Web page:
Something is happening to parking lots in Tokyo. In a word, they’re disappearing. The one where I caught this superbly preserved Sprinter, for instance, has been fenced up since late last year (I took the pictures in May 2022). Since I moved in this city, I’ve seen at least 20 large parking lots disappear. It’s alarming in a way – they are a great source of CCs. But what does it say about car ownership in the Japanese capital in general?
In a word: it’s low and getting lower. There are over 900 cars per 1000 people in the US. In Japan, the figure is only 660, but there is a big difference between town and country: in Tokyo, it’s more like 200 nowadays, down from an all-time max of 246 in the mid-‘90s. Sure, it never got very high, but it was essentially near zero in the early ‘50s. The trend is now on the decrease, though.
There are many reasons for this, including the fact that people are getting older and give up renewing their driver’s license. Land prices and rents are going up, making large plots occupied by parking lots very attractive to build on. Car renting and sharing has become a huge thing here, too. And it’s just plain inconvenient to drive in this town. The streets are just too narrow to be practical, even for kei cars.
What does this all have to do with the E100 Sprinter here? Nothing directly, but it does come from a time when car ownership in Tokyo was still creeping upwards. And so too did car parks, given how little street parking is available here. There are still a lot of smaller lots dotted about, with three or four spaces for regular-sized cars and maybe a few motorcycles (bike parking is a whole nother situation), but the bigger lots are disappearing fast, at least in my little corner of the megalopolis. Why, just as I started writing this piece, I noticed that one very close to my digs, where I caught this Porsche 914 back in 2020, was closed down. Soon to be replaced by a ten-storey apartment block with no provision for parking, no doubt.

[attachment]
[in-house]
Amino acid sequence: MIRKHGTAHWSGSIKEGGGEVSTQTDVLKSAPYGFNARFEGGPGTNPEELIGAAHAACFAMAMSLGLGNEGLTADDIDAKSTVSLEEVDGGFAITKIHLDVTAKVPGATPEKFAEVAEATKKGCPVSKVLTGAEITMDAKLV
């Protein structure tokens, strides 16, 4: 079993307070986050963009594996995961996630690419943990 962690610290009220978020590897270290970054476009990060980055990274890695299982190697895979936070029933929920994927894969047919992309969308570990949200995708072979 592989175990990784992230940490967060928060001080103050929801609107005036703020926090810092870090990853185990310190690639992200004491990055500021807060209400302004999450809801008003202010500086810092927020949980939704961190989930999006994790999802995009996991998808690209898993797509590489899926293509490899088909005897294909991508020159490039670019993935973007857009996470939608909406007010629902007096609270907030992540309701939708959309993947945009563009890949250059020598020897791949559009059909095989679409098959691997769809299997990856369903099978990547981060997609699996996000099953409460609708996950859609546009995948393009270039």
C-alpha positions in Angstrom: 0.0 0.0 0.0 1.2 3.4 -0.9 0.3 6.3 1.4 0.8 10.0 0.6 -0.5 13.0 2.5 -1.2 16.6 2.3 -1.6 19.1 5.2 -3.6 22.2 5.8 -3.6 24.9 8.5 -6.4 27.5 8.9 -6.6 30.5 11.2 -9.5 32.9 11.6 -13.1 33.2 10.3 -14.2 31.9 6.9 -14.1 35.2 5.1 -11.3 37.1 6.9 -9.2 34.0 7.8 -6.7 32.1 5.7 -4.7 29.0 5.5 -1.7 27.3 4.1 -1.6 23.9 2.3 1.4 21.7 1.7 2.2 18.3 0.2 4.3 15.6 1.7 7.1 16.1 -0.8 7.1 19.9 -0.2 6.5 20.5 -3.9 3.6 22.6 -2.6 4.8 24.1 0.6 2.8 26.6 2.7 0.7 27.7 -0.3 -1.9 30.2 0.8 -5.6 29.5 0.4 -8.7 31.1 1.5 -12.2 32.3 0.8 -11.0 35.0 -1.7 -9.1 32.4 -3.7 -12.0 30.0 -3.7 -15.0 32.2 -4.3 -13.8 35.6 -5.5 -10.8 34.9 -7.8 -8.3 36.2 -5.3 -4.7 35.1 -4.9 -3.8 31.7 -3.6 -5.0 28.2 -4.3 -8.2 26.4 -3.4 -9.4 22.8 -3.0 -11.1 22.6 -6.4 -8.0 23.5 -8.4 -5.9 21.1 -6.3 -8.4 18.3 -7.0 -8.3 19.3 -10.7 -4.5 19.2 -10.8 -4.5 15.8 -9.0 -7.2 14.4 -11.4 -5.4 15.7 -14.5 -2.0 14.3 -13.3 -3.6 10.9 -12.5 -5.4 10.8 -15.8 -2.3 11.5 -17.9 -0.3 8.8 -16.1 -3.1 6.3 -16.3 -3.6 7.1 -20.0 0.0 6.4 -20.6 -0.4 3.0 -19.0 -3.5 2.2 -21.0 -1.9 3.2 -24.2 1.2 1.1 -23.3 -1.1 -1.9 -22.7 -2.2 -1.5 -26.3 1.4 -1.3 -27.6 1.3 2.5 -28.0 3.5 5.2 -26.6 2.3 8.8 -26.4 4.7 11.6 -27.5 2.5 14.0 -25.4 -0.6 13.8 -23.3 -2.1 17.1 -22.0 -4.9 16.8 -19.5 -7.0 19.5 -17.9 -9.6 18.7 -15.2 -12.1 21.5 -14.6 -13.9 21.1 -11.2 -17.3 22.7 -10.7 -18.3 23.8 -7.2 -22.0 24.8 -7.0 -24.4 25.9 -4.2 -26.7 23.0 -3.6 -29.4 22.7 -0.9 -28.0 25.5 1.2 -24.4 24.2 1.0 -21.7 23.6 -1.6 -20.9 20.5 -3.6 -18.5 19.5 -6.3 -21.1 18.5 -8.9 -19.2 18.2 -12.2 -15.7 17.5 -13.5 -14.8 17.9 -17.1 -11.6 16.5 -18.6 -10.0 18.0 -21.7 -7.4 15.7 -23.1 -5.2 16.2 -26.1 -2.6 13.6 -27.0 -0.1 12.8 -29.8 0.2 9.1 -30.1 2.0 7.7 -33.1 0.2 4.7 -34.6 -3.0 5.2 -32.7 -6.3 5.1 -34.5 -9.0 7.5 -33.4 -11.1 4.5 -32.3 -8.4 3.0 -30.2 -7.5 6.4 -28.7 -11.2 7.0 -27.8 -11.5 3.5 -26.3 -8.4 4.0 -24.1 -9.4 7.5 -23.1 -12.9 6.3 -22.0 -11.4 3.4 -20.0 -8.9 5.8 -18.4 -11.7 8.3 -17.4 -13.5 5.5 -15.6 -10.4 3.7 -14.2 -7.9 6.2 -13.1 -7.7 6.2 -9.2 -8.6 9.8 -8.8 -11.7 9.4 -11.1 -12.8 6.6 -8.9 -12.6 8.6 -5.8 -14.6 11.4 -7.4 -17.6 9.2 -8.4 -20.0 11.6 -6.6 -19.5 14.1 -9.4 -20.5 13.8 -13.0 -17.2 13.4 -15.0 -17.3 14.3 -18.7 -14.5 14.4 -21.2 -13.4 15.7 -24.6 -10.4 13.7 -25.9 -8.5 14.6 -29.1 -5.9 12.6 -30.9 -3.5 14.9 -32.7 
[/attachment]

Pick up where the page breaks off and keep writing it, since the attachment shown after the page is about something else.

Anyway, let’s focus on this Sprinter, if only for a moment. I’m sure some of you will know it better are the Geo Prizm, but in its home market, it could be pretty luxurious. It’s basically an A100 Corolla with a different body and aspirations of being a junior Mark II, especially in this more refined 1.6 litre G-badged guise.
But then, that was the Sprinter’s brief from the get-go, back in 1970: to be a slightly more polished and exclusive variant of the popular Toyota. The Mercury me-too clone to the Corolla’s Ford, if you will. The interior certainly has more of an upmarket feel to it. The aftermarket steering wheel adds a little colour, too.
These were made in Japan between 1991 and 1995, right when JDM saloons hit peak luxury. Nothing much about the rear bench is all that lah-dee-dah, just plain decent. The front seats are set all the way back, so the rear legroom looks a bit measured in this photo, but that’s just an impression.
The inevitable decline of the automobile as a viable mode of daily transport within this city, on the other hand, is a proven fact. The recent acceleration of parking lot closures is just the latest symptom, one that the long-term trends might have foretold. It does take a while for these things to change the physical world, but they do eventually. After two straight decades of decline in car ownership, parking space over-capacity is finally being addressed. And Tokyo’s pretty much the last place in the country where population is still rising, so the real estate has to be used somehow.
The Sprinter? Oh, yes. Great car. Reliable. Well built. Handsome bordering on almost pretty. Sorry your ten minutes of CC fame had to be hijacked by a lengthy rant about urban automobile temporary storage, but that’s the way it goes. Just needed to park it here.
Curbside Classic: 1995 Geo Prizm – NUMMI Bear, by Joseph Dennis